There was a weekend when all the younger kids played outside.  I was never a real fan of outside, unless we could make up stories and act them out, but my mom must have wanted us out of the house, so I did as told.  We ran back and forth through the apartment complexes and duplexes on our block to the alley.  Stopping outside Ki’s apartment to swing on the T-Bar the neighborhood women used to hang towels for drying.

Ki and his girlfriend came out the back door, that day.  The girlfriend crying, her mascara running down her face and cigarette dangling from her lips.  I thought she was a tragic movie star.  He told her to wait, and she settled on the cement back steps, smoking and sniffing.  My brothers did not see what I saw and began calling her names.  I don’t remember them all, but I remember she yelled back revealing she was not a girl at all.  “What the fuck are you looking at?  Get out of here or I’m going to burn your little fuck faces.”  She threw her lit cigarette at my little brother, Junior.  The boys all ran off screaming, and for a moment I began to as well, and then I stopped.  I picked up her cigarette and returned it to her telling her, “Don’t worry,  if I smoked I’d throw cigarettes at them too.”  She just groaned and I went away.

I liked her.  I’m well aware she wasn’t a her, but I was fascinated and came back a few times that day to see her on the steps.  Some times alone, some times with Ki holding her, some times with a budweiser, some times smiling.  I couldn’t stop myself from coming back and checking that she was still there until the point that she was not, the way you keep checking under a freshly placed band-aid to be sure the bleeding has completely stopped.

I don’t think about Ki any longer, except for when Davy Jones finally died in February of this year.  He was 66 when he died, and I still see him as a permanent teenager with stars that twinkled in his eyes each time he fell in love on The Monkees.  And I’m glad Ki moved away a few months after that weekend, because he is always the teenager holding his girlfriend on the back cement steps even though her mascara was running.

Yet Another Reason To Avoid Writing

I got it!
Thank you Judy!

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American Horror Story you are a sick twisted well written, exceptionally dark, psychological draining show. You are my “people”.

My Father Was a Cheater

I was 6  when my mother had enough.  There were no pictures, or tell-tale lipstick stains on his collar.  My mother swore to smelling other women’s perfume, thrifty drug store whore perfume,  but he could always explain it away. Finally the explanations could not quiet her she said no more.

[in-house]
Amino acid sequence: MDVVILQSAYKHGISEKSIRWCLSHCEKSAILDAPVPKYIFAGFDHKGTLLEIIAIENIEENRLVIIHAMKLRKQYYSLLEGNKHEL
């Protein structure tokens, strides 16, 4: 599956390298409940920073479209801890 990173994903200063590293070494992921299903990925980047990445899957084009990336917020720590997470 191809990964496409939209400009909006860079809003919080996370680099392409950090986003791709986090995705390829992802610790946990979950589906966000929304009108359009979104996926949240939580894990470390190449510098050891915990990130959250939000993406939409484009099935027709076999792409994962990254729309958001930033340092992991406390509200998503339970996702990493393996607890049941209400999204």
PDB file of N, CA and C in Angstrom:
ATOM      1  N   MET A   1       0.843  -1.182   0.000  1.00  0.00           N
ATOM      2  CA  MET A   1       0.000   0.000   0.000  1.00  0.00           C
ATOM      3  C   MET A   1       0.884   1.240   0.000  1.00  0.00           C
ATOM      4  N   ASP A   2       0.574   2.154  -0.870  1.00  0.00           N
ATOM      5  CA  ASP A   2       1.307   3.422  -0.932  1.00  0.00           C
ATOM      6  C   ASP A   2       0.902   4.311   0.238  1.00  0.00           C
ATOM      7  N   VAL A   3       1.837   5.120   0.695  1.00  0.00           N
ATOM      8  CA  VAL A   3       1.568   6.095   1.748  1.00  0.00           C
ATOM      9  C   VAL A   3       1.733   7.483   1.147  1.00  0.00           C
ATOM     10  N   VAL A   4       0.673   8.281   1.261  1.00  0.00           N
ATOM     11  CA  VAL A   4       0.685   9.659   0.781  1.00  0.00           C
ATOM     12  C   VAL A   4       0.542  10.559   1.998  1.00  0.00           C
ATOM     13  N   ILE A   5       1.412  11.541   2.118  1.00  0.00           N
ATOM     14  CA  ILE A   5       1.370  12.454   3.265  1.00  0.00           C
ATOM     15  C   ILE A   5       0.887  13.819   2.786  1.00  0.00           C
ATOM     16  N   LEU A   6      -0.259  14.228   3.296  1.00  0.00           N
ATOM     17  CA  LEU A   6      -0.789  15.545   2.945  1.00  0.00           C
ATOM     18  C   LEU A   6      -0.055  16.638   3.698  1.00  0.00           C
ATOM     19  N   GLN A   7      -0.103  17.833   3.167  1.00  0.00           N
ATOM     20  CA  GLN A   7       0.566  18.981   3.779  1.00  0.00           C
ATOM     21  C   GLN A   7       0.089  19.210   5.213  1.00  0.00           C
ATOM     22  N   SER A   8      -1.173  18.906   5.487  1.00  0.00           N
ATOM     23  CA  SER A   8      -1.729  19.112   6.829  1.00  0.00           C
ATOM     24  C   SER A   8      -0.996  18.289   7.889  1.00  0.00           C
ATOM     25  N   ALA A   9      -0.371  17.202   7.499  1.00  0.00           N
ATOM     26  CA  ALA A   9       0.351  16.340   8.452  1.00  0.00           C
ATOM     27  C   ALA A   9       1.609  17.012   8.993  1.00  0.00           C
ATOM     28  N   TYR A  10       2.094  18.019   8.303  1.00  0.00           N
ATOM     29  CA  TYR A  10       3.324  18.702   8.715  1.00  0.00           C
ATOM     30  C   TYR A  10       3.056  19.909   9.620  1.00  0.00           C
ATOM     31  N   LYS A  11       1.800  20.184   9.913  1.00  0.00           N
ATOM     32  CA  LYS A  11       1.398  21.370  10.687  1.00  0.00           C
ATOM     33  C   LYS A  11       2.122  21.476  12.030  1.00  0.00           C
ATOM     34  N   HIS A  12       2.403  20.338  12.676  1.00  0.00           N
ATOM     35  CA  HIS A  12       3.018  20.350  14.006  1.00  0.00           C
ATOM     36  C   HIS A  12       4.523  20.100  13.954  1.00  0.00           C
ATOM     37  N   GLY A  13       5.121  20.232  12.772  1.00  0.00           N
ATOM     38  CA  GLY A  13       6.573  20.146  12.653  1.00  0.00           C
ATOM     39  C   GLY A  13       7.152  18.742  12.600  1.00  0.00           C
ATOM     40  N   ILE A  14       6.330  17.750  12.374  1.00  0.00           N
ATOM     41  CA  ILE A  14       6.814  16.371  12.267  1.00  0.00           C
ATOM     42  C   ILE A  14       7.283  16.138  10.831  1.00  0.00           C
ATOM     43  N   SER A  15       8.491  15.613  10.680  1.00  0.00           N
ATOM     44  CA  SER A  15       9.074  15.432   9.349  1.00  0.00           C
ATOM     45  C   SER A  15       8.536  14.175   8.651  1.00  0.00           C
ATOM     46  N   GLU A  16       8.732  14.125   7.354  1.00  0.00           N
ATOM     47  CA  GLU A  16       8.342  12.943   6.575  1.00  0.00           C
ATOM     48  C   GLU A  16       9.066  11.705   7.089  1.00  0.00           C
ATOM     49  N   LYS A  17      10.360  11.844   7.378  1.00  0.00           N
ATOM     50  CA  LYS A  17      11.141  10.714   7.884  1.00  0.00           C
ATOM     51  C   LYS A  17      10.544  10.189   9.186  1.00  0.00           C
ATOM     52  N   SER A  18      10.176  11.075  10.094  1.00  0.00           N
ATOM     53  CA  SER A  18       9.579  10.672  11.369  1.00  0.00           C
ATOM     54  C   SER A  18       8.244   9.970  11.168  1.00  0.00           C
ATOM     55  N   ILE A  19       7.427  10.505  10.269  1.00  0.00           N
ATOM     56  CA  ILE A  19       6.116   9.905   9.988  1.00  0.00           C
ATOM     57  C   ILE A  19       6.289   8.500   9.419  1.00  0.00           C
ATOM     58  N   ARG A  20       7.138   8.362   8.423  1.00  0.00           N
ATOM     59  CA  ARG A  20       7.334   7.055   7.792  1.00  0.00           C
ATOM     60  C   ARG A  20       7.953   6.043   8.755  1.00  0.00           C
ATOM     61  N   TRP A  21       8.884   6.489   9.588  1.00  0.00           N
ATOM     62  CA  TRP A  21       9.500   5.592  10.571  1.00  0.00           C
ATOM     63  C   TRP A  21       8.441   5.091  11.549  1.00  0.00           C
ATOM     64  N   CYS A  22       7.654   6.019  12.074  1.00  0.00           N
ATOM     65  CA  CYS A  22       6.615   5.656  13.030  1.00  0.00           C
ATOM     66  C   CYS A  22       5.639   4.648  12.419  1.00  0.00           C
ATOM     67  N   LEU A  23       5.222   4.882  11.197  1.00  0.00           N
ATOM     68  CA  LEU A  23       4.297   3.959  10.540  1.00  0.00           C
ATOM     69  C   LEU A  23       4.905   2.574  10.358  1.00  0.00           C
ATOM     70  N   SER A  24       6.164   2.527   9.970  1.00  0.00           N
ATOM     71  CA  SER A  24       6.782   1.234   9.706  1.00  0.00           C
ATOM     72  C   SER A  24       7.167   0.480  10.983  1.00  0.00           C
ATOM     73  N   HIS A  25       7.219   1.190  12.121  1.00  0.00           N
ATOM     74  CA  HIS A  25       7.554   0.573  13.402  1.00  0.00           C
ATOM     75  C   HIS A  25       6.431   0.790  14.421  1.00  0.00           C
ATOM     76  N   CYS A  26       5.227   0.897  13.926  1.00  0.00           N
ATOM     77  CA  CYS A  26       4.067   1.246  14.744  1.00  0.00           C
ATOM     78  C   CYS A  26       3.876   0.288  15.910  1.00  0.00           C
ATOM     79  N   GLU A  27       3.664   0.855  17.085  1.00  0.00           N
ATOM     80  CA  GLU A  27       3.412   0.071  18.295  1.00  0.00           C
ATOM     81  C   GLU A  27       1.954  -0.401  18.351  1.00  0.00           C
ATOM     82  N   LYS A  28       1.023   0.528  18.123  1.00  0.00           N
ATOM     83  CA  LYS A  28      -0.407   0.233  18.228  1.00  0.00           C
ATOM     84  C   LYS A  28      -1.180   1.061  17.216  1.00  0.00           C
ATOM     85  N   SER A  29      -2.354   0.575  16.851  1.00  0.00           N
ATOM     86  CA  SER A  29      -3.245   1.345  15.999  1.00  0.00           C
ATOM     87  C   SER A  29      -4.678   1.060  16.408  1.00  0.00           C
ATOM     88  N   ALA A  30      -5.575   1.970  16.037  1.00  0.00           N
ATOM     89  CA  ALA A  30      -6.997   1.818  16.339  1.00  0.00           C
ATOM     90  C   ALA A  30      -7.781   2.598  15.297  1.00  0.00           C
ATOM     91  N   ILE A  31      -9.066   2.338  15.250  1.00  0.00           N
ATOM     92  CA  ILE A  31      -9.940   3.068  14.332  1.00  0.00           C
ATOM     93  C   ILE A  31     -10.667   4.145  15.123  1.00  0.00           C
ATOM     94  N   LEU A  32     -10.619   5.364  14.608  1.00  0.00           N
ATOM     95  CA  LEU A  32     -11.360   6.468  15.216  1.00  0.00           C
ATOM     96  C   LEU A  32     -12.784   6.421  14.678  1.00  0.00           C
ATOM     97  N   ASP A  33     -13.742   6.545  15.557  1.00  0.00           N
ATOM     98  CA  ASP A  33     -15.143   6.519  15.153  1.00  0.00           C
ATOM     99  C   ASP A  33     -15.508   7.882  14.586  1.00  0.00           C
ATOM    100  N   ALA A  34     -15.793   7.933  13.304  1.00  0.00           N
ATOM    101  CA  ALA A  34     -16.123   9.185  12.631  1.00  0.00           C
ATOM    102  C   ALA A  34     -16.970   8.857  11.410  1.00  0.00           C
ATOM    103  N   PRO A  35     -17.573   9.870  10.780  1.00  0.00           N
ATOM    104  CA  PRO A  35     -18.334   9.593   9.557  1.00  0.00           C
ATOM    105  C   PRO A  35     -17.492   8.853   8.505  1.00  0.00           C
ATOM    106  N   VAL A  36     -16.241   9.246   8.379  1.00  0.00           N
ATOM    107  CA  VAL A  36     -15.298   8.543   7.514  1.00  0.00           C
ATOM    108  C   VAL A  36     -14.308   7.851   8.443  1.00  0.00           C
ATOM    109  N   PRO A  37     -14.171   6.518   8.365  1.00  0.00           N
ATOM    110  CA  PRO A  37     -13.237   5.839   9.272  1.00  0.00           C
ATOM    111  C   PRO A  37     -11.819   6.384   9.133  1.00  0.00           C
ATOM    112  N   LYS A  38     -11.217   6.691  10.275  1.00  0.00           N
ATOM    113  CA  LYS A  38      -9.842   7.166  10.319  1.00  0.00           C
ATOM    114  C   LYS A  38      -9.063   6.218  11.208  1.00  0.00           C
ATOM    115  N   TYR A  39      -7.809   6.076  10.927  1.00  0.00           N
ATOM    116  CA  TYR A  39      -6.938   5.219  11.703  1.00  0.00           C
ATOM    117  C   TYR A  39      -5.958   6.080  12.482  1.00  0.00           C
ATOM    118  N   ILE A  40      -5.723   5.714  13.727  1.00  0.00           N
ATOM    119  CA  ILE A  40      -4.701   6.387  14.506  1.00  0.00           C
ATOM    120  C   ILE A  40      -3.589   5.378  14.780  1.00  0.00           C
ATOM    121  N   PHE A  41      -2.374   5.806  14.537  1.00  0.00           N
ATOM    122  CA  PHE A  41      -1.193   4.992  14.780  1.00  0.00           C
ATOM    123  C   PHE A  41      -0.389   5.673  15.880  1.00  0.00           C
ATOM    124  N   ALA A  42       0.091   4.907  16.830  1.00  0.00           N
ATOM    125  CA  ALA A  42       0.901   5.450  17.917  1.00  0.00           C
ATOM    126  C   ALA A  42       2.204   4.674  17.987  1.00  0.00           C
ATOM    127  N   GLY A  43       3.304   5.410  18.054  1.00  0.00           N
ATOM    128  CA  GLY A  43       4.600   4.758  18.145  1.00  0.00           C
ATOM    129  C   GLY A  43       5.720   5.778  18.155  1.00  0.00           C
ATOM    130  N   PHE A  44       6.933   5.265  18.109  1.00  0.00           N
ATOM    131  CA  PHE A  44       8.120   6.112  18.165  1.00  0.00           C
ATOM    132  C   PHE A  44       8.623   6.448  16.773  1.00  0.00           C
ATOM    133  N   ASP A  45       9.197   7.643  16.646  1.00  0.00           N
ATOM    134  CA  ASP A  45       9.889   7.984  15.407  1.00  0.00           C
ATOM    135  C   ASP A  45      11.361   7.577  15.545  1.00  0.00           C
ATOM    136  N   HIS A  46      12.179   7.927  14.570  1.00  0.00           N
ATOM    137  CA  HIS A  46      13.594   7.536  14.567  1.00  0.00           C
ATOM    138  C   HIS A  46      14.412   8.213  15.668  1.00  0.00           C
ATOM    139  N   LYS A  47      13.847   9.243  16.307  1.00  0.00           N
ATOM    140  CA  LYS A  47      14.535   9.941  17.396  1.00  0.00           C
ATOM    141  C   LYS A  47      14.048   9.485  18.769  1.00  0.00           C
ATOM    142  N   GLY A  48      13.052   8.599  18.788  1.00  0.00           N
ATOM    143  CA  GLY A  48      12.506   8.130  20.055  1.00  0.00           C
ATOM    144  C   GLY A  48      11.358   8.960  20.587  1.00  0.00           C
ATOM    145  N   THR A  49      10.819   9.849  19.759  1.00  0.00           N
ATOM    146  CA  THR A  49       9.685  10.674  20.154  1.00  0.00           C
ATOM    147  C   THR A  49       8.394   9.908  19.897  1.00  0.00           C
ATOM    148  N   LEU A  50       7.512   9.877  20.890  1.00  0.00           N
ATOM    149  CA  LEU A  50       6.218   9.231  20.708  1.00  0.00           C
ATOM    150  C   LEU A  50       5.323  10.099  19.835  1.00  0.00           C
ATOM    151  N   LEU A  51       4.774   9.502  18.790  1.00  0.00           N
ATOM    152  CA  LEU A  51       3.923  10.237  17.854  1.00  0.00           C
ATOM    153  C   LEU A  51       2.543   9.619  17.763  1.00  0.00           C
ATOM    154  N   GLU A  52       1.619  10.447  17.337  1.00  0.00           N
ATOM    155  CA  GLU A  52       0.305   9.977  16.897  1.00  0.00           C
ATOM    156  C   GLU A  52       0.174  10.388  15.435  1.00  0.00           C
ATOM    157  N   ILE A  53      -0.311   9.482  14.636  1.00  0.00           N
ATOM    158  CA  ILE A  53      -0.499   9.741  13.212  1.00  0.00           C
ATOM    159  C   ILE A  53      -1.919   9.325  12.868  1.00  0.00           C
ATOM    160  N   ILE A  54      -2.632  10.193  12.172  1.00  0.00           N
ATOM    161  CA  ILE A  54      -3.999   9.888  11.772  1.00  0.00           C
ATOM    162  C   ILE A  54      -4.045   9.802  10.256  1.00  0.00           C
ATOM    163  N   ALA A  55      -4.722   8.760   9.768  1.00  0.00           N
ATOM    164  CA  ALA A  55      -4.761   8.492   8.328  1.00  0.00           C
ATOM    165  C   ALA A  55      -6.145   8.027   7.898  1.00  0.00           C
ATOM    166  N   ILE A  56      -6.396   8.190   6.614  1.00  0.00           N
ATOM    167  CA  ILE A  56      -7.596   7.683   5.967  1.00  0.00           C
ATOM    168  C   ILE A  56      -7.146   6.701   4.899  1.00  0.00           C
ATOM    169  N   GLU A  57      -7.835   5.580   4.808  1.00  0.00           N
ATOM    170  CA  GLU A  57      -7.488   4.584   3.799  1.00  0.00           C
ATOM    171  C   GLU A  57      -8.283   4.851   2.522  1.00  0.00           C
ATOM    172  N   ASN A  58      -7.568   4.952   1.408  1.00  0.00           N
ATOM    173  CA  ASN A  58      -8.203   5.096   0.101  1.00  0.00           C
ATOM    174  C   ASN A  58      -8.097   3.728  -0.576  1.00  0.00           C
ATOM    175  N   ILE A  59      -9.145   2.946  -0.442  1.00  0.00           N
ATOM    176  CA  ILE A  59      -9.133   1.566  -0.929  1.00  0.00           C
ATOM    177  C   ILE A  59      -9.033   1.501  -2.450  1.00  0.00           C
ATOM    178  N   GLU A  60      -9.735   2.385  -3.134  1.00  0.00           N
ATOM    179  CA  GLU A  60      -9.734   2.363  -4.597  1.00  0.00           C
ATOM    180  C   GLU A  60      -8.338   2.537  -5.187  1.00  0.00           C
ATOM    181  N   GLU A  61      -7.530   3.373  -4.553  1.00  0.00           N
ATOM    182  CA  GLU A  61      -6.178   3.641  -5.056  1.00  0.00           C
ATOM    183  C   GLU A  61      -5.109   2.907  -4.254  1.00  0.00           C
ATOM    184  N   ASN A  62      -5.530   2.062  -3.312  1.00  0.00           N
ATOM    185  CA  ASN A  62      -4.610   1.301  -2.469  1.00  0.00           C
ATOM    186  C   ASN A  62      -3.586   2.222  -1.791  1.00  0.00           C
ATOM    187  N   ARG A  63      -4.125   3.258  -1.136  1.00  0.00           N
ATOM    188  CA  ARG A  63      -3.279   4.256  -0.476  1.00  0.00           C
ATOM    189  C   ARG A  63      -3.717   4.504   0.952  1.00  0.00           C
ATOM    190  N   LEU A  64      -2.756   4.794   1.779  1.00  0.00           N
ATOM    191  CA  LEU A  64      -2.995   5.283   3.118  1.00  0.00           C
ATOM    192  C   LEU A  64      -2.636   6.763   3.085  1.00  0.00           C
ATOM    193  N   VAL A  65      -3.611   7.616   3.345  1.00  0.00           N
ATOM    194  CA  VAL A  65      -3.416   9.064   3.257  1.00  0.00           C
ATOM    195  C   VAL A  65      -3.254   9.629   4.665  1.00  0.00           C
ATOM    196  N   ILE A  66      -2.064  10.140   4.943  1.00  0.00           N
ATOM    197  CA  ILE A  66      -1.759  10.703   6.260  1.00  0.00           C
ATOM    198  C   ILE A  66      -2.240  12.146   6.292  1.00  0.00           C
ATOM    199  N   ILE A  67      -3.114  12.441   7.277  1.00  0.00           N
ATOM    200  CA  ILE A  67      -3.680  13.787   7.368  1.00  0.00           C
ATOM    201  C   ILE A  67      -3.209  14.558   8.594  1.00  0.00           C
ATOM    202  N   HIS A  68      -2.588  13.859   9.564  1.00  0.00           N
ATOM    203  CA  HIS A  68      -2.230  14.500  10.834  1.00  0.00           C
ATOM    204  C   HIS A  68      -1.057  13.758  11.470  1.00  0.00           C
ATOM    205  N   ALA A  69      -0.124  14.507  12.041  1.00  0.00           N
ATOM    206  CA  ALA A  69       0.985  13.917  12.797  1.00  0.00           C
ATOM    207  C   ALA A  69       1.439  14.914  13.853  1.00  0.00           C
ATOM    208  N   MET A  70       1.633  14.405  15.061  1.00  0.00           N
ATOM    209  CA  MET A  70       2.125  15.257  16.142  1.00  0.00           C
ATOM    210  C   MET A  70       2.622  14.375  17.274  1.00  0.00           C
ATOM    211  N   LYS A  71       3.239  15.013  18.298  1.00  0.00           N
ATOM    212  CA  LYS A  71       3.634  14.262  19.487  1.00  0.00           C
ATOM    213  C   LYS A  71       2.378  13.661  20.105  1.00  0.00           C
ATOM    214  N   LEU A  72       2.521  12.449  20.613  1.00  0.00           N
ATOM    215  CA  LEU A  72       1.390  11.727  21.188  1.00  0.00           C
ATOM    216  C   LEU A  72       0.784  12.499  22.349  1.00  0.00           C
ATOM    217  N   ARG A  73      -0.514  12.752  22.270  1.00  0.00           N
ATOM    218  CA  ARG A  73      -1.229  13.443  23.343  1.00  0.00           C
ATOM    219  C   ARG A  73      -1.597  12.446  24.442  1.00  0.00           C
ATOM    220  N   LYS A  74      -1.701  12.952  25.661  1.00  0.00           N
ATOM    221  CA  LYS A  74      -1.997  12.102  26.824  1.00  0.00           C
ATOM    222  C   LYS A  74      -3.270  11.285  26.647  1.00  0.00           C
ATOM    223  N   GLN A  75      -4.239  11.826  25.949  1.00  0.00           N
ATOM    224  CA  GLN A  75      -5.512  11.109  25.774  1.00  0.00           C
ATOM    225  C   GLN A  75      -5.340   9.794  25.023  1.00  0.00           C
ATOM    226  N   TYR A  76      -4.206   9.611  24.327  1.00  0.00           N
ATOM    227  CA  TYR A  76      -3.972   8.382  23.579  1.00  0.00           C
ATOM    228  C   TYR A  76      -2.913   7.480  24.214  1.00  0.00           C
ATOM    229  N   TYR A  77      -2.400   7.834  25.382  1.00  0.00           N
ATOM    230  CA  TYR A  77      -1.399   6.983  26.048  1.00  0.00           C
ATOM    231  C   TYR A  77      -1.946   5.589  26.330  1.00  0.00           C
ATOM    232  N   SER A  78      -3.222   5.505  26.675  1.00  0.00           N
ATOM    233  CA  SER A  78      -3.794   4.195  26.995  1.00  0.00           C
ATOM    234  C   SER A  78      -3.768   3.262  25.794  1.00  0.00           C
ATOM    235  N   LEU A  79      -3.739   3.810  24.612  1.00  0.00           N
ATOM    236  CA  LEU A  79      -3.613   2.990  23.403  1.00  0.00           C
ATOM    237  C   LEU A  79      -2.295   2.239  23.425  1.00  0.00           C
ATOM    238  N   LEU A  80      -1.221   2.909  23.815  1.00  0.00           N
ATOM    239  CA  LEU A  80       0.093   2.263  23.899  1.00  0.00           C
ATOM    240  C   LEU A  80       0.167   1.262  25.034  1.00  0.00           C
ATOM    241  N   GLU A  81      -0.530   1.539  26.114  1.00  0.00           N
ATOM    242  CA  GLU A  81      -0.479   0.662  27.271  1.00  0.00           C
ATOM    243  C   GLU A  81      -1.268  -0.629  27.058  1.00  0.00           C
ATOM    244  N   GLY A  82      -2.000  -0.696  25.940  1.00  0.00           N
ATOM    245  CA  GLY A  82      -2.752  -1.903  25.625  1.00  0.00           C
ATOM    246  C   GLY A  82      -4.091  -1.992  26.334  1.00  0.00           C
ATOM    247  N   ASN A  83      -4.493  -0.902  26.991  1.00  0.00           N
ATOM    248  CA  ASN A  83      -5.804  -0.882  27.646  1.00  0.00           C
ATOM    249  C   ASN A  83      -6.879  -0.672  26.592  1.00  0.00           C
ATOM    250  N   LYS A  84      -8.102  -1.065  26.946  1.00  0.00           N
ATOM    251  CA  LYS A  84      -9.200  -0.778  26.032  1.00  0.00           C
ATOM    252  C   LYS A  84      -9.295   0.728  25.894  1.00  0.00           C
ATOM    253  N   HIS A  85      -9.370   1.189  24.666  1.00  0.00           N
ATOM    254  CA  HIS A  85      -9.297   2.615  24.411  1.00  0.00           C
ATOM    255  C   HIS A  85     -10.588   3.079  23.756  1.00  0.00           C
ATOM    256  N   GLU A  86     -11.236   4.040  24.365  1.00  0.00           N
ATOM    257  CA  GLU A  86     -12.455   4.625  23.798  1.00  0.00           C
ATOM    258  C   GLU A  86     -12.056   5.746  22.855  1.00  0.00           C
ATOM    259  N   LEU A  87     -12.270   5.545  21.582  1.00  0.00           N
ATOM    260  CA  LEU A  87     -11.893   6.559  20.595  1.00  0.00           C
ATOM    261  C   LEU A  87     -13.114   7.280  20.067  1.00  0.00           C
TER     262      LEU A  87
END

We were driving down Willow Street just passing Pacific Avenue in the blue Toyota station wagon, the first and only new car my mother would ever own.  She saw him walking out of the hotel with this week’s blonde.   This time it was too close to home only a mile, maybe 2. It was impossible to realize that  our world was crashing at that moment. I just remembered how embarrassed I was by my mother’s yelling, hitting, and hysterical crying.  She told him to keep the room and his whore, he wasn’t allowed home anymore.  He must have retorted back, I pay the rent; I’ll come home when I want.

He never wanted.

That was it.  During the divorce I saw him once, by 7 I would never see him again. It’s be over 30 years.  He lives in the same city, yet has never seen the wreckage he left behind. He has no idea that my mother is all the things he didn’t marry and maybe a few he did.  He has no idea that I measure my value by a man who leaves me in a hotel room to get home to his wife and daughter. I  know what the blonde knew. . .Only a fatherless daughter never stops looking for a father.

Now That’s What I Call Christmas

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Nothing but perfect.

Stop Writing

Over two weeks ago a friend told me he did not like my post.  He did like reading what was going on in my life.  Strangely he is the same person that has given me license to write again, but stranger still was my reaction.  Not once did he tell me not to write, but I jump back to a seven-year old girl in pig tales being called into Mother Superior’s office (yes they still had those in the late 70s-early 80s) for writing.

I was not a bad child.  On the contrary, my mother will often tell you how she wished  I would have stayed that age and laments that I did not.  Sort of the way kitten owners become disillusioned when they now have a cat, as if they did not know it would happen.  So being called to the Principal/Mother Superior’s office was a devasting moment.  She sat me down because my second grade handwriting teacher was very disturbed with my constant lack of respect.  Each day we were given a sentence heavy with the letter of the day to write.  And we would write the same sentence 10 times or more.  It was droll.  It was awful.  It needed a spark, so I began creating my own sentences making sure they were weighed down with the letter of the day.  She had warned me against my dalliances, but this day R had come to Room 5 on the first floor of St.Anthony’s elementary school, what was I to do?  I wrote “Renea ran over to play Red Robin, but Robert refused to let her in.”  and that was not what I was supposed to write.  I at the time could not understand this need for conformity. But held my head down, apologized and redid the assignment.  I still say, give me a break lady I was seven and you got your Rs, but I digress.  I quickly learned that my writing caused trouble.